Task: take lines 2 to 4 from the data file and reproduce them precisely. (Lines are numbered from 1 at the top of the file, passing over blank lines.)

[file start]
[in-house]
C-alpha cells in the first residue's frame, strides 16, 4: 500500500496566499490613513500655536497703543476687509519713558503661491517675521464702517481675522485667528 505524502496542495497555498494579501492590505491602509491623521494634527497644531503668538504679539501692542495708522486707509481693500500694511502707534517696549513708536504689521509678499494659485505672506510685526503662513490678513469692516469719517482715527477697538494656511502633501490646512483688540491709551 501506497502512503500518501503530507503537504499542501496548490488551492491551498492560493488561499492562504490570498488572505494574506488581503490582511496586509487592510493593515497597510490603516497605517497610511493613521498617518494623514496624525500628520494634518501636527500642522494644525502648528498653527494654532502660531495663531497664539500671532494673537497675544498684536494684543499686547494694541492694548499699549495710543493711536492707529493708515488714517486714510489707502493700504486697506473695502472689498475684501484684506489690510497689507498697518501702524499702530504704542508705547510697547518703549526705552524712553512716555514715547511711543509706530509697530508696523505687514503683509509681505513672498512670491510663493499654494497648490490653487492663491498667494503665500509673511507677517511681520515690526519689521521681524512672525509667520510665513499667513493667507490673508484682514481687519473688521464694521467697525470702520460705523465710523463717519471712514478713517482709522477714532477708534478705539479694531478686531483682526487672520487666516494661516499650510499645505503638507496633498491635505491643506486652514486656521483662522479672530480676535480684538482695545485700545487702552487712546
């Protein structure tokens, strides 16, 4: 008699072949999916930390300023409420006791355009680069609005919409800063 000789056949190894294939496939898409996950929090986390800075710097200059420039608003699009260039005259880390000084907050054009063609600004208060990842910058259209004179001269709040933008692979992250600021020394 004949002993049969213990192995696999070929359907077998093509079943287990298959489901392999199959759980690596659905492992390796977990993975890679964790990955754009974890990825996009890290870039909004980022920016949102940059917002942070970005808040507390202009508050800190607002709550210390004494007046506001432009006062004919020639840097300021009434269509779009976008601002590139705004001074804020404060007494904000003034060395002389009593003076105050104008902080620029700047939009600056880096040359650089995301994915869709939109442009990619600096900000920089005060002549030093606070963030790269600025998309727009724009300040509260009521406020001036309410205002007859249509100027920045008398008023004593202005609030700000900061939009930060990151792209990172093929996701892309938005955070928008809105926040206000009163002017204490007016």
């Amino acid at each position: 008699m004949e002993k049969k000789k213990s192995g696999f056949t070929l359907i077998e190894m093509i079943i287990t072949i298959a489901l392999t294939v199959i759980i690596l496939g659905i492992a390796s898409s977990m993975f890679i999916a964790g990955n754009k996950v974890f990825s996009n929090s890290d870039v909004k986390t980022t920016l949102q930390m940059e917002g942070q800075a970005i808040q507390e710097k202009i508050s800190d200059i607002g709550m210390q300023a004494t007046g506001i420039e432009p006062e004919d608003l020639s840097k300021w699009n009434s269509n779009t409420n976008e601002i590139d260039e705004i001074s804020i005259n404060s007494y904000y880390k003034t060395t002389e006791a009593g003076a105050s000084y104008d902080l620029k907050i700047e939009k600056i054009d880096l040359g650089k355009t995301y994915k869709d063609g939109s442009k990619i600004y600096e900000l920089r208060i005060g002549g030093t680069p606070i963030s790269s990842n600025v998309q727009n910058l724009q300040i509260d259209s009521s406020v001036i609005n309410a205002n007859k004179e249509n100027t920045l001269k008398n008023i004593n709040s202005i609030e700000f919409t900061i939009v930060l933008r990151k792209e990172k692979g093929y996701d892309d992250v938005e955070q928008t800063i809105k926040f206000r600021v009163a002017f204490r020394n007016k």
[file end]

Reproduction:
C-alpha cells in the first residue's frame, strides 16, 4: 500500500496566499490613513500655536497703543476687509519713558503661491517675521464702517481675522485667528 505524502496542495497555498494579501492590505491602509491623521494634527497644531503668538504679539501692542495708522486707509481693500500694511502707534517696549513708536504689521509678499494659485505672506510685526503662513490678513469692516469719517482715527477697538494656511502633501490646512483688540491709551 501506497502512503500518501503530507503537504499542501496548490488551492491551498492560493488561499492562504490570498488572505494574506488581503490582511496586509487592510493593515497597510490603516497605517497610511493613521498617518494623514496624525500628520494634518501636527500642522494644525502648528498653527494654532502660531495663531497664539500671532494673537497675544498684536494684543499686547494694541492694548499699549495710543493711536492707529493708515488714517486714510489707502493700504486697506473695502472689498475684501484684506489690510497689507498697518501702524499702530504704542508705547510697547518703549526705552524712553512716555514715547511711543509706530509697530508696523505687514503683509509681505513672498512670491510663493499654494497648490490653487492663491498667494503665500509673511507677517511681520515690526519689521521681524512672525509667520510665513499667513493667507490673508484682514481687519473688521464694521467697525470702520460705523465710523463717519471712514478713517482709522477714532477708534478705539479694531478686531483682526487672520487666516494661516499650510499645505503638507496633498491635505491643506486652514486656521483662522479672530480676535480684538482695545485700545487702552487712546
């Protein structure tokens, strides 16, 4: 008699072949999916930390300023409420006791355009680069609005919409800063 000789056949190894294939496939898409996950929090986390800075710097200059420039608003699009260039005259880390000084907050054009063609600004208060990842910058259209004179001269709040933008692979992250600021020394 004949002993049969213990192995696999070929359907077998093509079943287990298959489901392999199959759980690596659905492992390796977990993975890679964790990955754009974890990825996009890290870039909004980022920016949102940059917002942070970005808040507390202009508050800190607002709550210390004494007046506001432009006062004919020639840097300021009434269509779009976008601002590139705004001074804020404060007494904000003034060395002389009593003076105050104008902080620029700047939009600056880096040359650089995301994915869709939109442009990619600096900000920089005060002549030093606070963030790269600025998309727009724009300040509260009521406020001036309410205002007859249509100027920045008398008023004593202005609030700000900061939009930060990151792209990172093929996701892309938005955070928008809105926040206000009163002017204490007016």
């Amino acid at each position: 008699m004949e002993k049969k000789k213990s192995g696999f056949t070929l359907i077998e190894m093509i079943i287990t072949i298959a489901l392999t294939v199959i759980i690596l496939g659905i492992a390796s898409s977990m993975f890679i999916a964790g990955n754009k996950v974890f990825s996009n929090s890290d870039v909004k986390t980022t920016l949102q930390m940059e917002g942070q800075a970005i808040q507390e710097k202009i508050s800190d200059i607002g709550m210390q300023a004494t007046g506001i420039e432009p006062e004919d608003l020639s840097k300021w699009n009434s269509n779009t409420n976008e601002i590139d260039e705004i001074s804020i005259n404060s007494y904000y880390k003034t060395t002389e006791a009593g003076a105050s000084y104008d902080l620029k907050i700047e939009k600056i054009d880096l040359g650089k355009t995301y994915k869709d063609g939109s442009k990619i600004y600096e900000l920089r208060i005060g002549g030093t680069p606070i963030s790269s990842n600025v998309q727009n910058l724009q300040i509260d259209s009521s406020v001036i609005n309410a205002n007859k004179e249509n100027t920045l001269k008398n008023i004593n709040s202005i609030e700000f919409t900061i939009v930060l933008r990151k792209e990172k692979g093929y996701d892309d992250v938005e955070q928008t800063i809105k926040f206000r600021v009163a002017f204490r020394n007016k």